Google’s new search algorithms copyrights laws

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Google pretty much monopolizes the “search” information industry because of the efficiency of their results when something needs to be searched online. They have developed over 200 signals to makes sure that their algorithms deliver the best results that we desperately need for our everyday lives. They have started to develop a new signal in their rankings: valid copyright removal notices which they receive on each site. Google wants to provide its users more legitimate sources with quality content. This is possible by making the sites with high numbers of removal notices appear lower in the SERP. 

For people who give time and effort to compose articles and gather information, this is a good play for Google. The copyright those people possess will get them the ranking and the audience that is rightly for them. This has been dogging Google for a long time. It took a step to answering this call for originality and quality. They have received more than 4.3 million URLs for copyright removal notices (made under DMCA) for the last 30 days. That data will be used in their new search rankings. This is good news to copyright advocates like the MPAA and the RIAA but it makes others uneasy. There are challenges to this decision. Some sites may unjustly be put down.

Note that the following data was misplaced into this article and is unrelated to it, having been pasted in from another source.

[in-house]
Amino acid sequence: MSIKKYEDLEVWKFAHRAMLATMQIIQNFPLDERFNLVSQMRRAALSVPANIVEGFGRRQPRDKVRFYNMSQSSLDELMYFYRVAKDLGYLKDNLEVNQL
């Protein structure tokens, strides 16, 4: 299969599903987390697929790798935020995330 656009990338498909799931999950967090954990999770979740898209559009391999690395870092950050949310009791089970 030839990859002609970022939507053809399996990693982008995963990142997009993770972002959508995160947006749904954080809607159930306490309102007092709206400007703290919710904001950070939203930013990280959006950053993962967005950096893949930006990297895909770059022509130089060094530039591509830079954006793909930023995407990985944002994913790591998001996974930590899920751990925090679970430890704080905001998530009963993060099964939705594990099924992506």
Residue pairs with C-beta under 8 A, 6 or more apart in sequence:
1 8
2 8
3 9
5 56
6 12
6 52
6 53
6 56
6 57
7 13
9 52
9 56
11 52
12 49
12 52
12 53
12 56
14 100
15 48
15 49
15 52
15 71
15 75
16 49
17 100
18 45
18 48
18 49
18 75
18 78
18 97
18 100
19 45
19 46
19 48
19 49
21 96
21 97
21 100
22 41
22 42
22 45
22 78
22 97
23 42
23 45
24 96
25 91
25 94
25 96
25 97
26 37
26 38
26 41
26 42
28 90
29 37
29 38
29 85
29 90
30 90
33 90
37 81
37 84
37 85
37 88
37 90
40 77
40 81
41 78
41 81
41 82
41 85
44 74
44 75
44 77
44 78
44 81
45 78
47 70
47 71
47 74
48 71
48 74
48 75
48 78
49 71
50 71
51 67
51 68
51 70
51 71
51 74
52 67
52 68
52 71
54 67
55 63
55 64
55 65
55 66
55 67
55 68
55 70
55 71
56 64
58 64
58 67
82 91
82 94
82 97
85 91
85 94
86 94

Google cannot decide and determine which webpages have violated the copyright law and which did not. The amounts of removal notices will determine the SEO of the sites and they will only remove pages if they receive a valid copyright removal notice from the owner. That said, pages that will be removed can still be reinstated. Google has “counter-notice” tools that give webmasters the chance to make appeals and have their site be on the SERP again.


About Faisal Ebrahim

Tech enthusiast, IT & Cybersecurity consultant & Sales manager. I'm passionate about staying ahead of the curve on emerging technologies, including EVs, AI, robotics, and the metaverse. For over 15 years, I've explored and shared these innovations on my blog,

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